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Kennard: Harrison's attitude a great addition to Lions' defense

Anyone who watched the Detroit Lions play football this season saw a discernible difference in the success they had on defense after acquiring defensive tackle Damon Harrison via trade in October. The difference Harrison made was night and day, not only as a run stuffer, but also in his ability to make everyone around him better.

Lions head coach Matt Patricia has a philosophy of building from the ball out. Well, you don’t get any closer to the ball than a 350-pound nose tackle that requires two blockers most of the time. The attention he commands upfront makes things easier on everyone.

Just how valuable was Harrison to the second half success of a Lions' defense that finished the season 10th overall, eighth against the pass and 10th against the run?

“B-gap to B-gap, he’s there,” Lions outside linebacker Devon Kennard told detroitlions.com down in Atlanta before the Super Bowl. “What I love about Snacks is he’s a good teammate. He’s a good friend of mine and he comes and brings it on Sundays. That’s something I admire and respect. He brought an attitude to the defense that was a great addition, of course, and I knew that was going to be the case as soon as I found out the news from playing with him in New York.”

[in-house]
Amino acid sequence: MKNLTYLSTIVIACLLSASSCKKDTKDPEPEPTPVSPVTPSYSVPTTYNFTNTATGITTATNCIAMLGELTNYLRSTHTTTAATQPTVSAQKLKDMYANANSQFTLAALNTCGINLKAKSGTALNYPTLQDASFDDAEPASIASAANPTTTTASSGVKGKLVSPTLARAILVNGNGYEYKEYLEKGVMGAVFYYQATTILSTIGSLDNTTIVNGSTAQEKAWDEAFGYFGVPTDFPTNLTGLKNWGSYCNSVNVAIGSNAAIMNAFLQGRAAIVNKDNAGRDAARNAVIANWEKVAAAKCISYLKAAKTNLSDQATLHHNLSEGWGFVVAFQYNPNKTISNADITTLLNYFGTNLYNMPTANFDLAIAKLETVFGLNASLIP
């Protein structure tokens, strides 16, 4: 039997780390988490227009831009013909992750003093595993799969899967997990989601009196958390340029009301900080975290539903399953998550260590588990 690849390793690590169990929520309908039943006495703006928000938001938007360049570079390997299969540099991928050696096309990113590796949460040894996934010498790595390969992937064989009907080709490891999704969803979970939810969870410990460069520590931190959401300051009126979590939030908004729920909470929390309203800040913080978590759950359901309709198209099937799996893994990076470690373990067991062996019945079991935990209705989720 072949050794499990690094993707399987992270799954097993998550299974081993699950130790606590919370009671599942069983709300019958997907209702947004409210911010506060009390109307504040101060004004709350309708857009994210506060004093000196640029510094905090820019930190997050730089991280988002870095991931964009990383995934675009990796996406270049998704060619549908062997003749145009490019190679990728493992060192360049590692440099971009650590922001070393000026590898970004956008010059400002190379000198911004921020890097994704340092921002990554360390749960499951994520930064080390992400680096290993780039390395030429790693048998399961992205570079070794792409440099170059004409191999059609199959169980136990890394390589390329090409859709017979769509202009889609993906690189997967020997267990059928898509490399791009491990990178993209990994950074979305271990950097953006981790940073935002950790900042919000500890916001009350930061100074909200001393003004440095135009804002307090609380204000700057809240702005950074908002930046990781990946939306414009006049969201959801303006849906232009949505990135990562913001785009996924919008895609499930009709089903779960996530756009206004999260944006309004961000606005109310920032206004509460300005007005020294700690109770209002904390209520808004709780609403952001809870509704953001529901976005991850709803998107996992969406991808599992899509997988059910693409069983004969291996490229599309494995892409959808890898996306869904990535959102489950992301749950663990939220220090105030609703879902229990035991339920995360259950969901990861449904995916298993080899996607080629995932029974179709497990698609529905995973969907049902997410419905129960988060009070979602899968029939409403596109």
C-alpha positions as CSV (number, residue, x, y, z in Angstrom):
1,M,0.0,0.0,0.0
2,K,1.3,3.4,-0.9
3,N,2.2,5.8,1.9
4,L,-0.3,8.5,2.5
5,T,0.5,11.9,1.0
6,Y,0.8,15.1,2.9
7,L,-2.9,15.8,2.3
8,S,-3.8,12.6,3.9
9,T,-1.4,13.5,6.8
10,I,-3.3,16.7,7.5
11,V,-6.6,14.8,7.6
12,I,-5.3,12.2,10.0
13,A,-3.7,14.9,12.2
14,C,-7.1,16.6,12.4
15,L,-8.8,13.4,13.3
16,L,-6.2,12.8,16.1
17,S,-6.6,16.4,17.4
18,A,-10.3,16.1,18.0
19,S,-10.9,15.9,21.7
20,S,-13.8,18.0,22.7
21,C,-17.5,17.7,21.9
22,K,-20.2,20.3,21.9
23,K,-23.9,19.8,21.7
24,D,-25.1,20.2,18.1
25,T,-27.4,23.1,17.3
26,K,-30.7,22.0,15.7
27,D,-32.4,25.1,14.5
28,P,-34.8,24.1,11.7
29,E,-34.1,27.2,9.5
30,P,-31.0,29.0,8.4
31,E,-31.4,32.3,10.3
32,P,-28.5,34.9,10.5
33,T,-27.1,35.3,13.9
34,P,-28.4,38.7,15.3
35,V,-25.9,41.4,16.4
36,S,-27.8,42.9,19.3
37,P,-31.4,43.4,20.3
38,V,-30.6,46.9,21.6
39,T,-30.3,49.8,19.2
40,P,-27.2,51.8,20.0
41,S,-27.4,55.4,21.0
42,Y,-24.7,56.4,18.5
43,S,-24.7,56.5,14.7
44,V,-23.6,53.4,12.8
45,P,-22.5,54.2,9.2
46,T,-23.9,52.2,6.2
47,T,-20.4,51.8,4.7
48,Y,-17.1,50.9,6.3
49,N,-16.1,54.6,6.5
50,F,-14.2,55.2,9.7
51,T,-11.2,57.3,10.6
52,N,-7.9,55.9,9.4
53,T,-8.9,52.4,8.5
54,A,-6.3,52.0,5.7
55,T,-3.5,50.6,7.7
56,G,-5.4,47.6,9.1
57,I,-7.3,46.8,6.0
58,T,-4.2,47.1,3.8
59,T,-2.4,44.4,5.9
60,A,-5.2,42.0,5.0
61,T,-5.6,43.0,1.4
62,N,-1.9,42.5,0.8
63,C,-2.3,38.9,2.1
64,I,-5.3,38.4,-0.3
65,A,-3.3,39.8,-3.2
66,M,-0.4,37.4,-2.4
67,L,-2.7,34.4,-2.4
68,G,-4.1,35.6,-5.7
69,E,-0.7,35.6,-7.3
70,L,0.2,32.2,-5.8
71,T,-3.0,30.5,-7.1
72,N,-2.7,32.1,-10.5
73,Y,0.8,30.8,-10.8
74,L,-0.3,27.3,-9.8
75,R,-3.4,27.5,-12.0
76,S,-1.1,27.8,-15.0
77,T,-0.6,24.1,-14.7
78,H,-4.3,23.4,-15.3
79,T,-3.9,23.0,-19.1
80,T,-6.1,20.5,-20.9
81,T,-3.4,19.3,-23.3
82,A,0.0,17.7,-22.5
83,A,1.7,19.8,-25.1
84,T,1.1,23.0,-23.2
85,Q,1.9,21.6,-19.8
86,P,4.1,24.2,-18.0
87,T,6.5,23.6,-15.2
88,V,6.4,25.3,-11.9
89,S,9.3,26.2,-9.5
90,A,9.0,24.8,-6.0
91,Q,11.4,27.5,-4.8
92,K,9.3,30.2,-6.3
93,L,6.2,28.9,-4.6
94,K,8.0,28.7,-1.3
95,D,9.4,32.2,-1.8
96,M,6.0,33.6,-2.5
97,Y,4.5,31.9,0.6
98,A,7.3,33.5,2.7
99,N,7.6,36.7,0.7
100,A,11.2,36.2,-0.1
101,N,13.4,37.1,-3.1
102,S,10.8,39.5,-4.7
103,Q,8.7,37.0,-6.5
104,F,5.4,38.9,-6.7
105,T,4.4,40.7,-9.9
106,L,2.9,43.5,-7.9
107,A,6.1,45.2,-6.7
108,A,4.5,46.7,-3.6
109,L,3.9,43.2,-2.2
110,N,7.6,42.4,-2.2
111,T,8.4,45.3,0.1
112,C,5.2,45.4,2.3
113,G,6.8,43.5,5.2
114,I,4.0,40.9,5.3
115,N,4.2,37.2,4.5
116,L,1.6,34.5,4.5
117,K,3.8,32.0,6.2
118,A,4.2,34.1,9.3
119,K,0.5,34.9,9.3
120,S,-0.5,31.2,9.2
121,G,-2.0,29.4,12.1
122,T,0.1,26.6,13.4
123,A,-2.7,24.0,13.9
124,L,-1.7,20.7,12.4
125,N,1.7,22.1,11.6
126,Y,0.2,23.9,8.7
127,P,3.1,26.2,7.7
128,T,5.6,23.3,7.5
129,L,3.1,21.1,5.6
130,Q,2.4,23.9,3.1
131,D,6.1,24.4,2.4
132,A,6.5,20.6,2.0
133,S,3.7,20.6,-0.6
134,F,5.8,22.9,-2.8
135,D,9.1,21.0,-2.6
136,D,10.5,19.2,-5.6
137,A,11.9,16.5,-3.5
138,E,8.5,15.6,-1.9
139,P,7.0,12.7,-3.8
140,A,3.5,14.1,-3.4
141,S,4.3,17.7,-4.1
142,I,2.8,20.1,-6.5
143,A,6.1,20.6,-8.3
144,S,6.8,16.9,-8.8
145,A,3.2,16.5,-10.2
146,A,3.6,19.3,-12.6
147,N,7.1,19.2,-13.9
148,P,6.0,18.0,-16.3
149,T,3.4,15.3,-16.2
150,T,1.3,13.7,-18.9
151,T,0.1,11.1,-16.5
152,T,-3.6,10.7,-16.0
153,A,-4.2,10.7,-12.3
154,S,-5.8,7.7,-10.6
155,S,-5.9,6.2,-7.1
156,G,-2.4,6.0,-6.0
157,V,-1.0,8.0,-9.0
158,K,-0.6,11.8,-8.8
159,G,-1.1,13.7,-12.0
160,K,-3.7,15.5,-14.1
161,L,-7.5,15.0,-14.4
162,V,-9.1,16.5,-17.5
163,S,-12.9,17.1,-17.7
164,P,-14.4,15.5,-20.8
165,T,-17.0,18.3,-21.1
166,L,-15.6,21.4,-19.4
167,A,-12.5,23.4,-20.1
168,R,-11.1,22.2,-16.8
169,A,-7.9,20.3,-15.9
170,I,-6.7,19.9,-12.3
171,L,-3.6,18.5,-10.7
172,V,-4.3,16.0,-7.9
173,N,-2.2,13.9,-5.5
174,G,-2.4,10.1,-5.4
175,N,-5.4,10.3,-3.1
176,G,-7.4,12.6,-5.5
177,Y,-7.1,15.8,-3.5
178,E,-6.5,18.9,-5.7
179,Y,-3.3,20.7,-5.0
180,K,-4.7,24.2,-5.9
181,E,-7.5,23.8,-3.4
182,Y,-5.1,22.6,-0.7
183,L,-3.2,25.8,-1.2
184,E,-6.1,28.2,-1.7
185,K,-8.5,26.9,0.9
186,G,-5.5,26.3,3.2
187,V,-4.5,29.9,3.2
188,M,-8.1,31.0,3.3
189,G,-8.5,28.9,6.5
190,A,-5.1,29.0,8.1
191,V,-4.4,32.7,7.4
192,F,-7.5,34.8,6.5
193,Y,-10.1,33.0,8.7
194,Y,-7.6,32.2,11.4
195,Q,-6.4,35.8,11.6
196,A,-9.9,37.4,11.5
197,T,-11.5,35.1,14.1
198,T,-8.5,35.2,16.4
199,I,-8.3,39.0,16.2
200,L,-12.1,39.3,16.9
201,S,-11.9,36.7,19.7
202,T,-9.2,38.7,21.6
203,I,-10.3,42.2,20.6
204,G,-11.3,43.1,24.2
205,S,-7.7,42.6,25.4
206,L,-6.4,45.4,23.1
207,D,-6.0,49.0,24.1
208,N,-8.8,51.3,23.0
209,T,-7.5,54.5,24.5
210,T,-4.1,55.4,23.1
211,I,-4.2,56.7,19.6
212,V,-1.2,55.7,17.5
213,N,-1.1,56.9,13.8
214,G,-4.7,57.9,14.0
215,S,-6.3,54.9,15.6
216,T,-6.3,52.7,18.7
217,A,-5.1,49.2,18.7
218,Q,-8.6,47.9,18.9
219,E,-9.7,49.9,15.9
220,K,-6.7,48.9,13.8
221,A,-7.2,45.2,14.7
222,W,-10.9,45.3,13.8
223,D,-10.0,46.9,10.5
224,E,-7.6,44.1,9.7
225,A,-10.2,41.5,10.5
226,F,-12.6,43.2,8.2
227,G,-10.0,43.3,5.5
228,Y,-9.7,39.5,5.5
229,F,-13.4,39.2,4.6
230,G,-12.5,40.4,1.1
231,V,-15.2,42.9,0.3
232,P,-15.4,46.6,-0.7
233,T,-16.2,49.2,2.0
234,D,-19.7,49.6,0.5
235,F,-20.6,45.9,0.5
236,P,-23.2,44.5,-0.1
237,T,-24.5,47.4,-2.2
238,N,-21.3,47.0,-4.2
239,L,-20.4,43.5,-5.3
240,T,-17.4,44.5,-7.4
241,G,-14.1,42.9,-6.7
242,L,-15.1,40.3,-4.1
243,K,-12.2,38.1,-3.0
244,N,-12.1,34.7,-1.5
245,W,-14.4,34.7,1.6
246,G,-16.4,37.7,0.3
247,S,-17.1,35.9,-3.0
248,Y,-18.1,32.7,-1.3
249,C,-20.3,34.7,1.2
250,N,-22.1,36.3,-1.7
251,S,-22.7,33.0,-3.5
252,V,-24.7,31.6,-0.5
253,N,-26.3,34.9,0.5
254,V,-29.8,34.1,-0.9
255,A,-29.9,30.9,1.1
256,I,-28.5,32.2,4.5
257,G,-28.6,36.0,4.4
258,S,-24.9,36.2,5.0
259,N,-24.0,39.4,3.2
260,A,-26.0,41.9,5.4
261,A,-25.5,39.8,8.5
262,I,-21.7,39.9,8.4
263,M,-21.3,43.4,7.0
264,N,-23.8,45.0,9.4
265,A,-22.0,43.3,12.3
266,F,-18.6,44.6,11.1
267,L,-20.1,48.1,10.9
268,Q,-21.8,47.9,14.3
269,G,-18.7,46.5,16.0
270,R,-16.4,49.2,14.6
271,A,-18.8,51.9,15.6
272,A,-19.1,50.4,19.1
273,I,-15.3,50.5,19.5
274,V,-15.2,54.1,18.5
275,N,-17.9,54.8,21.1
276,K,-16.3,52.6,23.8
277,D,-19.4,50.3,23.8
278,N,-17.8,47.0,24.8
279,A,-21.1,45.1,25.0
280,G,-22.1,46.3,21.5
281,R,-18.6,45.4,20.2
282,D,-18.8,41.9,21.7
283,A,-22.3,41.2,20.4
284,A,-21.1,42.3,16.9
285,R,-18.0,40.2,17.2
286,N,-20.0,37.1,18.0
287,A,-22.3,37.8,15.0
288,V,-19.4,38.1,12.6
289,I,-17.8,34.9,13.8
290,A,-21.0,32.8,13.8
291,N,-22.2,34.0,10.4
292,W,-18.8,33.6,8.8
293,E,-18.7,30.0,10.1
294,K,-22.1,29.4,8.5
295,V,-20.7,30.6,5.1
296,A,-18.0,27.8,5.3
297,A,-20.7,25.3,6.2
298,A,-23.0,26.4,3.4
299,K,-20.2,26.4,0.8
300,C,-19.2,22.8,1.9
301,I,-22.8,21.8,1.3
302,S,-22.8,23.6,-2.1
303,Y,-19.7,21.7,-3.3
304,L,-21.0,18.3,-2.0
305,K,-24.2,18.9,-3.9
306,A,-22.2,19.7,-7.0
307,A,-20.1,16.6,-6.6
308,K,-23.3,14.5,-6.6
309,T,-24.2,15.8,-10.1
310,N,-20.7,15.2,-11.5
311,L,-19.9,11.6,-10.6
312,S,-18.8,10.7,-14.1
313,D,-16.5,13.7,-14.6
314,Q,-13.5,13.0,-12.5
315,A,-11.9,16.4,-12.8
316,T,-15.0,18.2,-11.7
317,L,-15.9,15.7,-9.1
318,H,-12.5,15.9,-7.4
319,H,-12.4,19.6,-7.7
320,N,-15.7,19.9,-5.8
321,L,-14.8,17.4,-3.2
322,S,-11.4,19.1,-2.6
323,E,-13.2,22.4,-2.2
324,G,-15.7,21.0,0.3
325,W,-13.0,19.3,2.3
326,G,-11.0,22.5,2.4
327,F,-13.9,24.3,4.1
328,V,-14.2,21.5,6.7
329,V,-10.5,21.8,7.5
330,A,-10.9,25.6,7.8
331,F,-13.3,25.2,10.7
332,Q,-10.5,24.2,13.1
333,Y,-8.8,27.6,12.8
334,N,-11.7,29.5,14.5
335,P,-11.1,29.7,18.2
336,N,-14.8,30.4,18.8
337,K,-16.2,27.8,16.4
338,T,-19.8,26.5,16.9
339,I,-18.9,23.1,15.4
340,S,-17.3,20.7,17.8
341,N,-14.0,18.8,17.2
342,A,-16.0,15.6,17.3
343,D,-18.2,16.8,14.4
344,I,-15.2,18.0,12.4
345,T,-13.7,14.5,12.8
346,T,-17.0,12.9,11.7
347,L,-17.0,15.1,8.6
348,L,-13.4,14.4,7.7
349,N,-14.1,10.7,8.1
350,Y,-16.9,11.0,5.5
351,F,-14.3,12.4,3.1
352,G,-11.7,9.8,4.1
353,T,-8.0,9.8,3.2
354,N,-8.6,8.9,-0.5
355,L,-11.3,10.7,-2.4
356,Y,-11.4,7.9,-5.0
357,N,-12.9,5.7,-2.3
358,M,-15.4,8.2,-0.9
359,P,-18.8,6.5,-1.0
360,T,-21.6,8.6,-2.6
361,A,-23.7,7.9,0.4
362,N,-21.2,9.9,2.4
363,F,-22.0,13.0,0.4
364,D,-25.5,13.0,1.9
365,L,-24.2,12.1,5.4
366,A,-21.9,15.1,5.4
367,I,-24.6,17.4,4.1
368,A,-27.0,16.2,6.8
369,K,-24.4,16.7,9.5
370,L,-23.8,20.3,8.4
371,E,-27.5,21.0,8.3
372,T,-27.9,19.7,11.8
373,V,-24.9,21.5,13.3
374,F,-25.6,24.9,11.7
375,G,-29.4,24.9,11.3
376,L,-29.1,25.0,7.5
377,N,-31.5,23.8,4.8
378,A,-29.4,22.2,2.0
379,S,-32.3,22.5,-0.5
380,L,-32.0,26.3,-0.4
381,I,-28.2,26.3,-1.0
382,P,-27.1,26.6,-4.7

Kennard and Harrison played together for four seasons in New York before teaming up again in Detroit in 2018.

Since acquiring Harrison in Week 8, the Lions held opponents under 65 rushing yards in five games, tied for the NFL high. The team only allowed 3.76 yards per rush, the second lowest in the NFC in that span and allowed only 925 rushing yards, the fourth fewest in the NFC during that stretch.

Over the second half of the season with Harrison, the Lions only surrendered 20 rushes of 10-plus yards on 246 attempts. That’s just 8.1 percent of the attempts faced, tied for the best in the NFL in that span.

Harrison brought an attitude all right, one every player on that side of the ball fed off of, especially when it came to shutting down the run.

“We played on the same side a lot this year,” Kennard said. “They were having trouble running our way. It was a lot of fun.”

Harrison is under contract for two more seasons, which is good news for a defense that might be just a couple playmakers away from being very good.

Harrison has been one of the most consistent producers in the NFL throughout his career, ranking inside the top 10 in terms of overall grade by Pro Football Focus for interior defensive linemen in five of the six years he’s played over 200 snaps.

His 2018 run-stop percentage shows he forces a stop on 14.3 percent of run plays, third best in the league. He was No. 1 in that category from 2014-2017, and ranked second behind J.J. Watt in 2013.

“Honestly, it’s a shame (he doesn’t get more recognition than he does), because he’s a Pro Bowl and All-Pro caliber player,” Kennard said of Harrison. “Like every year he’s getting snubbed. Year after year. I’m not just saying that because he’s a friend of mine. Dude is ridiculous. He’s just a ridiculously good football player.”

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